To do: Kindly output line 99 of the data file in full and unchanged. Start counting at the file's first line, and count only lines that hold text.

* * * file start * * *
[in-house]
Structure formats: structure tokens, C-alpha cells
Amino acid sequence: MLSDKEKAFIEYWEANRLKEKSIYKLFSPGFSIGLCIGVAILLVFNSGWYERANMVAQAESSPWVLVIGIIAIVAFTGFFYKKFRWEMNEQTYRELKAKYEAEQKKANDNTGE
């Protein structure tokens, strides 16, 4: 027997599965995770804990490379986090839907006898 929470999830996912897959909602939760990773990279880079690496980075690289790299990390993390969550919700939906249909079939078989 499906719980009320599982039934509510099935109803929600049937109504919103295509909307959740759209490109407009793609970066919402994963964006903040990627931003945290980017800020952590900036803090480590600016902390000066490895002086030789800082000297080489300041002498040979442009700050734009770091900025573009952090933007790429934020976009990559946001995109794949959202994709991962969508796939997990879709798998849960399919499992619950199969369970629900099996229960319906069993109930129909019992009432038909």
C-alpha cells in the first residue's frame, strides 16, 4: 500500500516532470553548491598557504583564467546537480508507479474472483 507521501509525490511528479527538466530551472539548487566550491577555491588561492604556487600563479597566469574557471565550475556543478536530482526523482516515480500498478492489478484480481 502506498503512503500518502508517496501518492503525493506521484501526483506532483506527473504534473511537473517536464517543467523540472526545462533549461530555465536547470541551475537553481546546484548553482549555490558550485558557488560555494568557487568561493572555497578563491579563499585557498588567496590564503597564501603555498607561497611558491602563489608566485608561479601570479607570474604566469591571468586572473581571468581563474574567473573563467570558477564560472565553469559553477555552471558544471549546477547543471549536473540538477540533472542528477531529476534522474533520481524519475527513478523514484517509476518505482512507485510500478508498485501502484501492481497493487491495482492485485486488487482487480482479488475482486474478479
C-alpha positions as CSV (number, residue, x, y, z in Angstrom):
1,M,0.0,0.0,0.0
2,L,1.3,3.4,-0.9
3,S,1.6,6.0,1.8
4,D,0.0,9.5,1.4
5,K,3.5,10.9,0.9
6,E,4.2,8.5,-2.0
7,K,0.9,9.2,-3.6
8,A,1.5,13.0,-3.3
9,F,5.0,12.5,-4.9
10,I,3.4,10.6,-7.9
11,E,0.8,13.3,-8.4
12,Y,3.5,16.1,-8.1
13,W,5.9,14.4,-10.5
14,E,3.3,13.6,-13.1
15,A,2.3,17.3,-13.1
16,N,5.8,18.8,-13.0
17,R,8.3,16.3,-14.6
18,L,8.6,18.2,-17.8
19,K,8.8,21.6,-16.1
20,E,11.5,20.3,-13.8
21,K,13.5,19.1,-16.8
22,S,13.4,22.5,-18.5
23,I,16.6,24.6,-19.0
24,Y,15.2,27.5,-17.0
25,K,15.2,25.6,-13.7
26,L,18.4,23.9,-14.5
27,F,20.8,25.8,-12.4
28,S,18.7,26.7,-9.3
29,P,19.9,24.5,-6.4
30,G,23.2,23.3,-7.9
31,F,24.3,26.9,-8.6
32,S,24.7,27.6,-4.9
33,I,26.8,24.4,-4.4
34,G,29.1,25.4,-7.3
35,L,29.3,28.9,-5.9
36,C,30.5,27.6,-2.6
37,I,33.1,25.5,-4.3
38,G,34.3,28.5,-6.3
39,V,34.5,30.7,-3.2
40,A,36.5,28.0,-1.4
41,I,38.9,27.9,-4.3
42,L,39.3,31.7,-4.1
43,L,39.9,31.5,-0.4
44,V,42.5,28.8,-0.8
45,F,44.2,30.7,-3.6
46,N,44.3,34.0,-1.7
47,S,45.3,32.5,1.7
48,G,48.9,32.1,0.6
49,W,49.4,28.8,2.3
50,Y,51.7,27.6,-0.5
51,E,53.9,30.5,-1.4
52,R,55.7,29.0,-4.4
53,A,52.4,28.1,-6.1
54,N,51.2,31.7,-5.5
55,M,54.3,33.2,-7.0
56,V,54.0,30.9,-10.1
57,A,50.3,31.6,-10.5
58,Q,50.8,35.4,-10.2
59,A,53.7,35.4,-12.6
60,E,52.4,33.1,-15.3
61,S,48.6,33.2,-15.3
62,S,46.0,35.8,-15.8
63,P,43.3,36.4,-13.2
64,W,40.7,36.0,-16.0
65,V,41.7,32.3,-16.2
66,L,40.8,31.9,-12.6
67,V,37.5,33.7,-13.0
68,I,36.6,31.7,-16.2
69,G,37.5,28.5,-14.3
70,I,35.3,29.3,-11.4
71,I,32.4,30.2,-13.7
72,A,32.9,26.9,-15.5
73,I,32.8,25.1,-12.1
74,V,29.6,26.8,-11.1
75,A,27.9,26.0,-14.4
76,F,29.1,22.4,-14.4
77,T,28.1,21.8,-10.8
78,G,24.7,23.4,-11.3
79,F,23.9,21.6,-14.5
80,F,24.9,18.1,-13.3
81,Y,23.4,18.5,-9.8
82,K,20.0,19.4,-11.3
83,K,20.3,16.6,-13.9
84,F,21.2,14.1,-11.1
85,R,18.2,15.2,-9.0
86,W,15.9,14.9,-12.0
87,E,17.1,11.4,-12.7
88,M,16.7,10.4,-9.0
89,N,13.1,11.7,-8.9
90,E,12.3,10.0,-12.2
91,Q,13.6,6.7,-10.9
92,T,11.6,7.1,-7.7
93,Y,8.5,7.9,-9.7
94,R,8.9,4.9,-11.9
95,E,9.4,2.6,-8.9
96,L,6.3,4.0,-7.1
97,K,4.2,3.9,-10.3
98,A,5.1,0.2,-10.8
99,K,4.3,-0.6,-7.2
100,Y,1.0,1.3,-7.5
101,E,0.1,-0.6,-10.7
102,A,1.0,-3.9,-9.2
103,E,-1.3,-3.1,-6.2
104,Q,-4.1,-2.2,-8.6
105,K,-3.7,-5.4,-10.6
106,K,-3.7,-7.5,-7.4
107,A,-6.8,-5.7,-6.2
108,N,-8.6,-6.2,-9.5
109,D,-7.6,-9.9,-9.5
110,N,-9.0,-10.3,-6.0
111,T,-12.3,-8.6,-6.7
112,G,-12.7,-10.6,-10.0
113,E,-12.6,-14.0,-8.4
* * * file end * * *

93,Y,8.5,7.9,-9.7